How important is the Mandarin Language to Singaporean Youths?


  • A video showing Singaporean youths speaking Mandarin (or something that is supposedly Mandarin) was posted online.
  • The video basically shows us how bad the Mandarin standard is amongst youths in Singapore despite them scoring fairly decent grades at their Chinese GCE O Level exams.

guilty as charged

To make these youths feel a little little better, the video has garnered hundreds of likes and almost 2,000 shares and mostly because they can all relate to it.

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And this epic reply is epic…

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If you can’t read Mandarin, this lady basically mentioned that Mandarin is important because you can shop for cheap stuff on Taobao.

Yup. Life skills 101.


Remember the whole“mistake” in our education system and bilingual policy? So now we are neither good with English nor Mandarin? Is it really the case with most Singaporean youths or is it just a matter of how the subjects in the video were picked to portray this message?

Do we simply blame it on our education system or is it a case like what the young man pointed out that it has more to do with what is being spoken at home? (Or rather… NOT spoken?)

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What is language learning to us? Is it a matter of knowing it well? Learning (enough) to speak and communicate or just a matter of passing the annual exams?

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P.S. Is it me or this problem doesn’t seem to exist in communities which speak other mother tongues? Anyone with insights on this?

  1. Thanks to the author for this article, hopefully it could generate more discussion.

    Going by this video, it seemed to suggest that our bilingual system has failed and nothing to be proud of.

    I think we should not totally blame our bilingual system or the spoken language at home. Language when not in use as frequently in our daily interaction, would somehow be less valued by the mass and given a lower status. In some instances, it became extinct e.g. the almost close to extinction of the chinese dialects among the Singaporean Chinese community or the Kristang, a language previously spoken by the Eurasians in the past.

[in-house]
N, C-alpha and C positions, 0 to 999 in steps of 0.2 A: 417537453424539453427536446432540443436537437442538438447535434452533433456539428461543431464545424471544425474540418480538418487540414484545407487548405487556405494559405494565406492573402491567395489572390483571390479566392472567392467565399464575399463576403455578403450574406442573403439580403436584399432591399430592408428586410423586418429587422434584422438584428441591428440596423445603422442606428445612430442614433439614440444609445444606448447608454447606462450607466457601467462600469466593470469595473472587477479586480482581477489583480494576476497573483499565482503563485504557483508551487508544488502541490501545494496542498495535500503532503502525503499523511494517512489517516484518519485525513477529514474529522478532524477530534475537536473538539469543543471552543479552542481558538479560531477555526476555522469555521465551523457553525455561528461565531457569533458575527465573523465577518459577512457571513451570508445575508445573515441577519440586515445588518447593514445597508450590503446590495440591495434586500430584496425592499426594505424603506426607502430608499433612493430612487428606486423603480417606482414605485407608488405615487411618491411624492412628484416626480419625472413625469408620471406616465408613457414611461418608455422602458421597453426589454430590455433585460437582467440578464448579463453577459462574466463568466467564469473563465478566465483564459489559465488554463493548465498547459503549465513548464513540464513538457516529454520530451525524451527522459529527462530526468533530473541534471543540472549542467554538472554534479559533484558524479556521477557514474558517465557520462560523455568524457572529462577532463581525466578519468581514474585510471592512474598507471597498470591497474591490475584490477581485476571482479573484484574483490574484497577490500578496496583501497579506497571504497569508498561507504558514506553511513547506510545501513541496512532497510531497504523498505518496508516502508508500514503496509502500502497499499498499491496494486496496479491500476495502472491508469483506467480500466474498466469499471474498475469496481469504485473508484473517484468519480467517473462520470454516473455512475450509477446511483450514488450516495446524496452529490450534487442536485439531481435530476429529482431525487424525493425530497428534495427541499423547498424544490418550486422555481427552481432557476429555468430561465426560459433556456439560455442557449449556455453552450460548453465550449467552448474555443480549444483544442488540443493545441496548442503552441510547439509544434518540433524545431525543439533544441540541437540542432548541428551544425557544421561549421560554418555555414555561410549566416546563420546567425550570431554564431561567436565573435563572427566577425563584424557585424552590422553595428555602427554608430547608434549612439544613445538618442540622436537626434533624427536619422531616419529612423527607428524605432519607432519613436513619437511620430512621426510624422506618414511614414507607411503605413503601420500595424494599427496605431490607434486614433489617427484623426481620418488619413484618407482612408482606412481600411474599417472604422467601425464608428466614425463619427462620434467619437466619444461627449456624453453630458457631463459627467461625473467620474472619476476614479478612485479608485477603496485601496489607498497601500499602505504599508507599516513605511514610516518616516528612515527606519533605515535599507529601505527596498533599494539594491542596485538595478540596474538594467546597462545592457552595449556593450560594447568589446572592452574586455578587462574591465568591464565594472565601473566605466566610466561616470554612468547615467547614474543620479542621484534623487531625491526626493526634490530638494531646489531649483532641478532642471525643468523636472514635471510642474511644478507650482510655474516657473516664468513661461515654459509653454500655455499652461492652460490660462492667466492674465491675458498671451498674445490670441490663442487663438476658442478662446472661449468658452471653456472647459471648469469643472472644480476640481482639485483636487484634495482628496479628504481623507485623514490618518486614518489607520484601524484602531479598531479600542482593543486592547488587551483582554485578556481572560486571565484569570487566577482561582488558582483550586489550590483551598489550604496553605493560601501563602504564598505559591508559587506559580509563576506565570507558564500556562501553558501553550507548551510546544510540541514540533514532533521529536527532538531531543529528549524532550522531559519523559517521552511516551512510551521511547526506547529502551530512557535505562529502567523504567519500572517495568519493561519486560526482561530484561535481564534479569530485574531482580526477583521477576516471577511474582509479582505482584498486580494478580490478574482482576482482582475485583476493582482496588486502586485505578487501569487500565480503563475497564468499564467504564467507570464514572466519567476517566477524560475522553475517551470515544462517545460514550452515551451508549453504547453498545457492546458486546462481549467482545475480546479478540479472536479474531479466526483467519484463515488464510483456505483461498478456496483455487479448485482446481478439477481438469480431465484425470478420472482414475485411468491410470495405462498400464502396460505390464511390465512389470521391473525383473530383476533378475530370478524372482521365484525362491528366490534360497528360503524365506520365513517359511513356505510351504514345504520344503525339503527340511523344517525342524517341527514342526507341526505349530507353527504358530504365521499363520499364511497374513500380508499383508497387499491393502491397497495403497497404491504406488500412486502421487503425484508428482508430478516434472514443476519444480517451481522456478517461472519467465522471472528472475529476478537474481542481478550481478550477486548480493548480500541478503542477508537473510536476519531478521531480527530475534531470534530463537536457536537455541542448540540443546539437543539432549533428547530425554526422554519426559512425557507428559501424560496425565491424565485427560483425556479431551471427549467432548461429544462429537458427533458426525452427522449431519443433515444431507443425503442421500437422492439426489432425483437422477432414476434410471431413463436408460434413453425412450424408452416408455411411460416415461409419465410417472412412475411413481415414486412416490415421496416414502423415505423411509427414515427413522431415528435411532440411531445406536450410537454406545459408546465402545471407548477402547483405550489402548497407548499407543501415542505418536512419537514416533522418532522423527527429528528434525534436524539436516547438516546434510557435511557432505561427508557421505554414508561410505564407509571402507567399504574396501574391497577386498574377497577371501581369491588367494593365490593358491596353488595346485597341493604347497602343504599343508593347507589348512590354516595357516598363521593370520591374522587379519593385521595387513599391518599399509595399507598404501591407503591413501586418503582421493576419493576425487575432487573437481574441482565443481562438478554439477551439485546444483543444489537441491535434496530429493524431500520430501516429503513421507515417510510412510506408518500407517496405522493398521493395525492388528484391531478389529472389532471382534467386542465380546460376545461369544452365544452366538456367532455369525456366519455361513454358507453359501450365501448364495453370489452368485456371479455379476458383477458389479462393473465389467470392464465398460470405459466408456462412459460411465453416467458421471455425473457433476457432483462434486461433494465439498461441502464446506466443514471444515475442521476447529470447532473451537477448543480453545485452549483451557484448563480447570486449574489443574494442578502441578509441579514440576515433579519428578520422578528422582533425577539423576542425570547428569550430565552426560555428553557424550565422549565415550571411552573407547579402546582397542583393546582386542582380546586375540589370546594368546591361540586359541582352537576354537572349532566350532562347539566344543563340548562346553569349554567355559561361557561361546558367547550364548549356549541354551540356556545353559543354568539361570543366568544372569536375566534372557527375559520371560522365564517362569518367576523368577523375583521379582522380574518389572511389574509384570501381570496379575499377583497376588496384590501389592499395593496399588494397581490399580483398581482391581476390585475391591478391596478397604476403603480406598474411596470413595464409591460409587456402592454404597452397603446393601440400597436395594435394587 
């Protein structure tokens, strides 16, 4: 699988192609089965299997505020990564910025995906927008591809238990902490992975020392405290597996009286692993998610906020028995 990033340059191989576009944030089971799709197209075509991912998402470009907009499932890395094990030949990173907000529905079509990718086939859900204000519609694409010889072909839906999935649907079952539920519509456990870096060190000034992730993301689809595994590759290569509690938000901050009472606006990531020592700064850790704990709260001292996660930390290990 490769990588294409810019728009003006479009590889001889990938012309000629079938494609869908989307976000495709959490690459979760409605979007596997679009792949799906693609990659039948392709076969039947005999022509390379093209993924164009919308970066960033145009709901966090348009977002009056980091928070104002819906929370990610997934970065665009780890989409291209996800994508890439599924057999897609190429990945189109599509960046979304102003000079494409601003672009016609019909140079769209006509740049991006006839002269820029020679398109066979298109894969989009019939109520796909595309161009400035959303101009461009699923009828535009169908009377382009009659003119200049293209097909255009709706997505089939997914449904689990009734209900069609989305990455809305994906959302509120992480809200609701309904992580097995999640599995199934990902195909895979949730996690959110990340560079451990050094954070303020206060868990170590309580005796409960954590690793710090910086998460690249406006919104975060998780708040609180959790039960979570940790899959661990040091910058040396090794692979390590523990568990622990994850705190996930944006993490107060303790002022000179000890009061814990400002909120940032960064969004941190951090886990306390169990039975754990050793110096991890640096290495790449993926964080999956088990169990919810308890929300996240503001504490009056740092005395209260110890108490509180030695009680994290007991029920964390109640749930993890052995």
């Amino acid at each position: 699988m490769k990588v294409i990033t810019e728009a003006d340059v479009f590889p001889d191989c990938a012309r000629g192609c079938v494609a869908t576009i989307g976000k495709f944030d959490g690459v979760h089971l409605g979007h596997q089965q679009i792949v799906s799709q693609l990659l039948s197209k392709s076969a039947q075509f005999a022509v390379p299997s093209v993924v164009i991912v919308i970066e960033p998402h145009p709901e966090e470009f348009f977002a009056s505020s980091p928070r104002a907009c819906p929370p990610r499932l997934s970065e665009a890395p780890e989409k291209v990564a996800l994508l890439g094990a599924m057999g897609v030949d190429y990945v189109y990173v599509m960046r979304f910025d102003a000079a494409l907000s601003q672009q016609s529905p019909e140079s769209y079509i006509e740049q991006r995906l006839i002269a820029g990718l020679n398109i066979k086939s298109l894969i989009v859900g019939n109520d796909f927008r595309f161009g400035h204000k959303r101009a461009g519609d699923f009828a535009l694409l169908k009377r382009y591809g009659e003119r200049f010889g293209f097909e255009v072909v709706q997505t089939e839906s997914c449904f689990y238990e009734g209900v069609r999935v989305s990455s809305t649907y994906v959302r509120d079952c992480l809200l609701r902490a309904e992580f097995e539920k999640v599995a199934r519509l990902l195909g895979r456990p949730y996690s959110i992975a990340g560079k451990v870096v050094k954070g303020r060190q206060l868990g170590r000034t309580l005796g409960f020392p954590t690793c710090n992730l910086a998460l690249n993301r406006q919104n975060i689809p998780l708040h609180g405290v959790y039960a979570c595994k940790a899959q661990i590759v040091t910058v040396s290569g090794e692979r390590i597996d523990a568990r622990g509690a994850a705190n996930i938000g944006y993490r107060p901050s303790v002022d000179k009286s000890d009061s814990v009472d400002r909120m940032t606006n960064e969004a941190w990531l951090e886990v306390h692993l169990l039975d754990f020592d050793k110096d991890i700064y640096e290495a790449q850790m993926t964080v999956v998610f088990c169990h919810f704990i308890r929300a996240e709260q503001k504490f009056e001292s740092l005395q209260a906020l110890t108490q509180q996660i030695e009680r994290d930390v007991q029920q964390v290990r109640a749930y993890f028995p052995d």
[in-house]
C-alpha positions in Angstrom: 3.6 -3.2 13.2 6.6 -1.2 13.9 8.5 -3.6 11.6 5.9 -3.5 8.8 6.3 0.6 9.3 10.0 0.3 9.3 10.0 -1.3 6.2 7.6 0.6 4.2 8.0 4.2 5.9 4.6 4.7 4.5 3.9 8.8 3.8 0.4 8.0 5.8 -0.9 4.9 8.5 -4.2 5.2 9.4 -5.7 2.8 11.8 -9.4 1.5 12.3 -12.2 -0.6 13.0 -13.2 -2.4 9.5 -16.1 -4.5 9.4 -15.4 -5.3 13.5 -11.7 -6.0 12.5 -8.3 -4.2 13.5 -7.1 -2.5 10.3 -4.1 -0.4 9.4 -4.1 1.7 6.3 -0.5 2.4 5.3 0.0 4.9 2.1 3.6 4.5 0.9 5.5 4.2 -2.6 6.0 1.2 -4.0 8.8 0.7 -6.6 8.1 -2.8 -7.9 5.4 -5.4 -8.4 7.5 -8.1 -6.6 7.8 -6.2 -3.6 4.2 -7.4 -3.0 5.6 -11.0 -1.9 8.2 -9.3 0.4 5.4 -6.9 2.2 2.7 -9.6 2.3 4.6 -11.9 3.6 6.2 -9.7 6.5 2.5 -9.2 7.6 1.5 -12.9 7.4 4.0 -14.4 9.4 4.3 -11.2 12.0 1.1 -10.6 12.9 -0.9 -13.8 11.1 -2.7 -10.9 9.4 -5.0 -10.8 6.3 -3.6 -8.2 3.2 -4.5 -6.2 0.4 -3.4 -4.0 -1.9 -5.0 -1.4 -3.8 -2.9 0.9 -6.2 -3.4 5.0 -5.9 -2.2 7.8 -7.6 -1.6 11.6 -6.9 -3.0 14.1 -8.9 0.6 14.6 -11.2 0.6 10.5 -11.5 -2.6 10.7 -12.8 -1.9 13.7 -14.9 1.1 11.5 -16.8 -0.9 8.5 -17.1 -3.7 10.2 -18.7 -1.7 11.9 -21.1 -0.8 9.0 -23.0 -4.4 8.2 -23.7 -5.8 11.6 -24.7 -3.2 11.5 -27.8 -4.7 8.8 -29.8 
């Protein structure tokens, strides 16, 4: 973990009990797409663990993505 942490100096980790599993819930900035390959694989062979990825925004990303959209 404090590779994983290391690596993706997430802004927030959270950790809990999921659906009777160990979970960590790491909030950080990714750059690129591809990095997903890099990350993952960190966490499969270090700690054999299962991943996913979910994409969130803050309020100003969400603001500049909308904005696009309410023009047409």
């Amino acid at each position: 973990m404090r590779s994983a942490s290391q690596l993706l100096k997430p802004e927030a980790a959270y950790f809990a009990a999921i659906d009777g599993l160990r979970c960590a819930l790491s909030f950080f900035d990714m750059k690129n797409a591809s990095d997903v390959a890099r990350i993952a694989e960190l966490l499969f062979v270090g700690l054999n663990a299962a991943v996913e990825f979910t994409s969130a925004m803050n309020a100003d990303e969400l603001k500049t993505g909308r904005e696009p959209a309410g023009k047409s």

This is what I would refer to as the elitist of a language. Due to our colonial past, we tend to regard English as a more superior language than any other languages. The society has come to accept it as our official or working language for all the races. For the less educated or dialect speaking group, they use ‘Singlish’ which is a form of broken English when reaching out to the other races. Singlish though not a perfect English, is now our lingua franca. It is a’culturally evolved English language’ that is grammatically incorrect thus unacceptable by mainstream.

    So for good or ill, English is seen as a superior language in Singapore and is here to stay. We can’t change people’s mindset overnight.

    What makes English a superior language here? For example, if you choose to speak a different language e.g. Mandarin, in a social setting where there are more non-Mandarin speakers, it could be seen as insensitive and rude and a less competent speaker. It applies the same to Tamil or Malay speakers in a predominantly English speaking environment. It has become our language culture and a social norm.

    Ultimately, it’s all a matter of perception and makes our Chinese youths less inclined to use Mandarin.

    I can’t speak for the youths of other races.

  2. Not all youths are bad at Chinese… a video wouldn’t get many views if a Singaporean youth spoke excellent Chinese anyway.

    Then again, this might be a testament to the lack of popularity of Chinese in Singapore. Study it, try to get an A and never use it again (except to order food or if you meet someone who speaks to you in Chinese on the street and can’t/doesn’t want to converse in English).

    I’ve seen Chinese companies complaining about the less than appealing standard of Chinese among students who are sent to companies in China for internships (fewer folks go on exchanges, perhaps in the not-so-mistaken belief that a stint at a Chinese university is less renowned than an equivalent exchange in a Western university).

    Hopefully it will get better, but I see a long and uphill struggle. There’s really no need to master (or even do well) at Chinese to succeed in Singapore at present, and if one considers working in China, Chinese salaries are not very competitive with Singaporean salaries, at least at entry level, so few Singaporeans would make an effort to master something where dividends are difficult to reap.

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